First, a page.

That was then, this is now: With 12,173 pages of PDFs spread across 4,475 files in 295 folders, the script takes over two minutes to run—155 seconds, to be precise. That’s not anywhere near acceptable, so I set out to see if I could improve my script’s performance.
In the end, I succeeded—though it was more of a “we succeeded” thing, as my friend James (who uses a very similar scan-and-file setup) and I went back-and-forth with changes over a couple days. The new script takes just over 10 seconds to count pages in the same set of files. (It’s even more impressive if the files aren’t so spread out—my eBooks/Manuals folder has over 12,000 pages, too, but in just 139 files in 43 folders…the script runs in just over a second.)
Where’d the speed boost come from? One simple change that seems obvious in hindsight, but I was amazed actually worked…
For a recent customer support question, I needed to know how long our app Witch had been running. There are probably many ways to find this out, but I couldn’t think of one. A quick web search found the solution, via ps and the etime flag.
With the pid, the command to find that process’ uptime is:
$ ps -o etime= -p "774"
The elapsed time readout is in the form of dd-hh:mm:ss, so Witch had been running for 11 days and a few hours and minutes. Note that you can combine these steps, getting the process ID and using it in the ps command all at once:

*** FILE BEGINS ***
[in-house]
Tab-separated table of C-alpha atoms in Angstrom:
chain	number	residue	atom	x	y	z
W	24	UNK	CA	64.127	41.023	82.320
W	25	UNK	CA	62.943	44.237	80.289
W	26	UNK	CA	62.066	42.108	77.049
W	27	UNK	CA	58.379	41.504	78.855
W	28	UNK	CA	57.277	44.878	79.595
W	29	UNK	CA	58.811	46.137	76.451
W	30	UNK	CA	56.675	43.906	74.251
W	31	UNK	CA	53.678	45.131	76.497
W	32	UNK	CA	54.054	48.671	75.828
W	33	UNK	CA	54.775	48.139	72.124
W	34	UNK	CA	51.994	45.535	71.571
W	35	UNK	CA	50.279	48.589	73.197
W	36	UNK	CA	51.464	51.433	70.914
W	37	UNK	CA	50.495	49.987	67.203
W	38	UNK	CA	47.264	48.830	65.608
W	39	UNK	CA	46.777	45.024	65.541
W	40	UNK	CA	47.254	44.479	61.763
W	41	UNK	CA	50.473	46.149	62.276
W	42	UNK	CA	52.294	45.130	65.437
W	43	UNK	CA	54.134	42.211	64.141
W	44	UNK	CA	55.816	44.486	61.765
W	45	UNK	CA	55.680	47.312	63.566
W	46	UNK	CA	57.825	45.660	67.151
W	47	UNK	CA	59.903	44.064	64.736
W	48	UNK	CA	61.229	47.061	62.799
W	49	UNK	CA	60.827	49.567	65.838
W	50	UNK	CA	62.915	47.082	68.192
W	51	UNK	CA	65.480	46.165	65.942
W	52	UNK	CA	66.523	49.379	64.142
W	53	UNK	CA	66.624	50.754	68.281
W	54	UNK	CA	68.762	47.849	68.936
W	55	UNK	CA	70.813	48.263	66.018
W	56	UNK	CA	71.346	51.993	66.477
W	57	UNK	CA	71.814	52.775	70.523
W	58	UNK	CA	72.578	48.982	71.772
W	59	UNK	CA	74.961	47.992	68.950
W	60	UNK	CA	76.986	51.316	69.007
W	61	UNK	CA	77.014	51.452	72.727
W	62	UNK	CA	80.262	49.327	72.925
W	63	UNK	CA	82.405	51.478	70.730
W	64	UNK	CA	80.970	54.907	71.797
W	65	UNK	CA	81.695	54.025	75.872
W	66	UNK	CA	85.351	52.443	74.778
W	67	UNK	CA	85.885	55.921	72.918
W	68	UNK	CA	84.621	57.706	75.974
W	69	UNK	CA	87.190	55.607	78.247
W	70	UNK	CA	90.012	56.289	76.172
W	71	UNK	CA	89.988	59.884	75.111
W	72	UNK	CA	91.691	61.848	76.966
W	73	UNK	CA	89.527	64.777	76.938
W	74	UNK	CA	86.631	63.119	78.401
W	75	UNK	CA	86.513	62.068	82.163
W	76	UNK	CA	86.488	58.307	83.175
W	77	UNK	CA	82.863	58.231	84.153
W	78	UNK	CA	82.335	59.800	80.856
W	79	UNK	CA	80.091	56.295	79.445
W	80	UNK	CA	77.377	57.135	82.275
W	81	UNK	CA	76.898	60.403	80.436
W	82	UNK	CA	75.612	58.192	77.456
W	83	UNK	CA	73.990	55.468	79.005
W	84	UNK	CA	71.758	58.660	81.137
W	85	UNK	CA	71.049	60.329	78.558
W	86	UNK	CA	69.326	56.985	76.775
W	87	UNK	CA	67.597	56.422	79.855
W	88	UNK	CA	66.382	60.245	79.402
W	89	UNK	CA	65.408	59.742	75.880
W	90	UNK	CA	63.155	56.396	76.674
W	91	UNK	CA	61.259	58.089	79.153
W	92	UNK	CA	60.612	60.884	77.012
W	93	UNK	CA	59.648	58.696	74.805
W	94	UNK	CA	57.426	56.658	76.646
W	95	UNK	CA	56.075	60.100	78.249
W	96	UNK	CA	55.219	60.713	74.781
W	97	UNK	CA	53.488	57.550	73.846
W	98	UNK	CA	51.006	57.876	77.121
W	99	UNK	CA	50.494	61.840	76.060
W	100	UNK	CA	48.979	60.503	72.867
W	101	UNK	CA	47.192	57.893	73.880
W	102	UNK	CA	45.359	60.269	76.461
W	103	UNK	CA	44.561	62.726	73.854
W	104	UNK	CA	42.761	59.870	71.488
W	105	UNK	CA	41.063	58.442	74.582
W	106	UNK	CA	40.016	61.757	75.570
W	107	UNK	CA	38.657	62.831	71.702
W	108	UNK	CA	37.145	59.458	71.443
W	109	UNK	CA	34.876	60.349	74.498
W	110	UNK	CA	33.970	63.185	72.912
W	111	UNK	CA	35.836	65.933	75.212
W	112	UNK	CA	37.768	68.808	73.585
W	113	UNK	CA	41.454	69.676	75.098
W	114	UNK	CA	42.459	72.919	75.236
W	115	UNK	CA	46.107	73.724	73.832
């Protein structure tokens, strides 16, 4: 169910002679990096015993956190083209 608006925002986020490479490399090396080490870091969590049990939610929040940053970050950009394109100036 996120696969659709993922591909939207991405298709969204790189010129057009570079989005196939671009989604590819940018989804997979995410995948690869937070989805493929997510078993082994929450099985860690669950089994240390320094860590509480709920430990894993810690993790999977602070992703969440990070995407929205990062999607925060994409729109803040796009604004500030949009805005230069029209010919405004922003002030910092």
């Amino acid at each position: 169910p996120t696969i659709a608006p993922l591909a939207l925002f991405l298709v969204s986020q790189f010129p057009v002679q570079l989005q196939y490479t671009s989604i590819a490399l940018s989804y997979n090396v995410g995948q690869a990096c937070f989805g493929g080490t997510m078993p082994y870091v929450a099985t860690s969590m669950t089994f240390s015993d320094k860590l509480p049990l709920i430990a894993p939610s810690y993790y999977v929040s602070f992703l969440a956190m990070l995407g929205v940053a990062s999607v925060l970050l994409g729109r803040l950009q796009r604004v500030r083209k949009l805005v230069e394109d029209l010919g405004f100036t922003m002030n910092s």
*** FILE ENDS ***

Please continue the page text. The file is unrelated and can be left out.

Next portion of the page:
After getting this working, though, I wondered if it’d be possible to keep my backups from the first day of each month, even while clearing out the other dates. After some digging in the rsync man page, and testing in Terminal, it appears it’s possible, with some help from regex.
My backup folders are named with a trailing date and time stamp, like this:
The new bits, -not -regex ".*-01_.*" basically say “find only files that do not contain anything surrounding a string that is ‘hyphen 01 underscore.’ And because only backups made on the first of the month will contain that pattern, they’re the only ones that will be left out of the purge.
This may be of interest to maybe two people out there; I’m documenting it so I remember how it works!
In yesterday’s tip, See sensor stats in Terminal, I implied that installation of the iStats ruby gem was a simple one-line command. As a commenter pointed out, that’s only true if you already have the prerequisites installed. The prerequisites in this case are the Xcode command line tools. Thankfully, you can install those without installing the full 5GB Xcode development environment.
Here’s how to install the command line tools. Open Terminal, paste the following line, and press Return:
When you hit Return, you’ll see a single line in response to your command:
$ xcode-select --install
xcode-select: note: install requested for command line developer tools
At this point, macOS will pop up a dialog, which is somewhat surprising as you’re working in the decidedly non-GUI Terminal:
Do not click Get Xcode, unless you want to wait while 5GB of data downloads and installs on your Mac. Instead, click the Install button, which will display an onscreen license agreement. Click Agree, then let the install finish—it’ll only take a couple of minutes.
If you’re curious as to what just happened, the installer created a folder structure in the top-level Library folder (/Library > Developer > CommandLineTools), and installed a slew of programs in the usr folder within the CommandLineTools folder.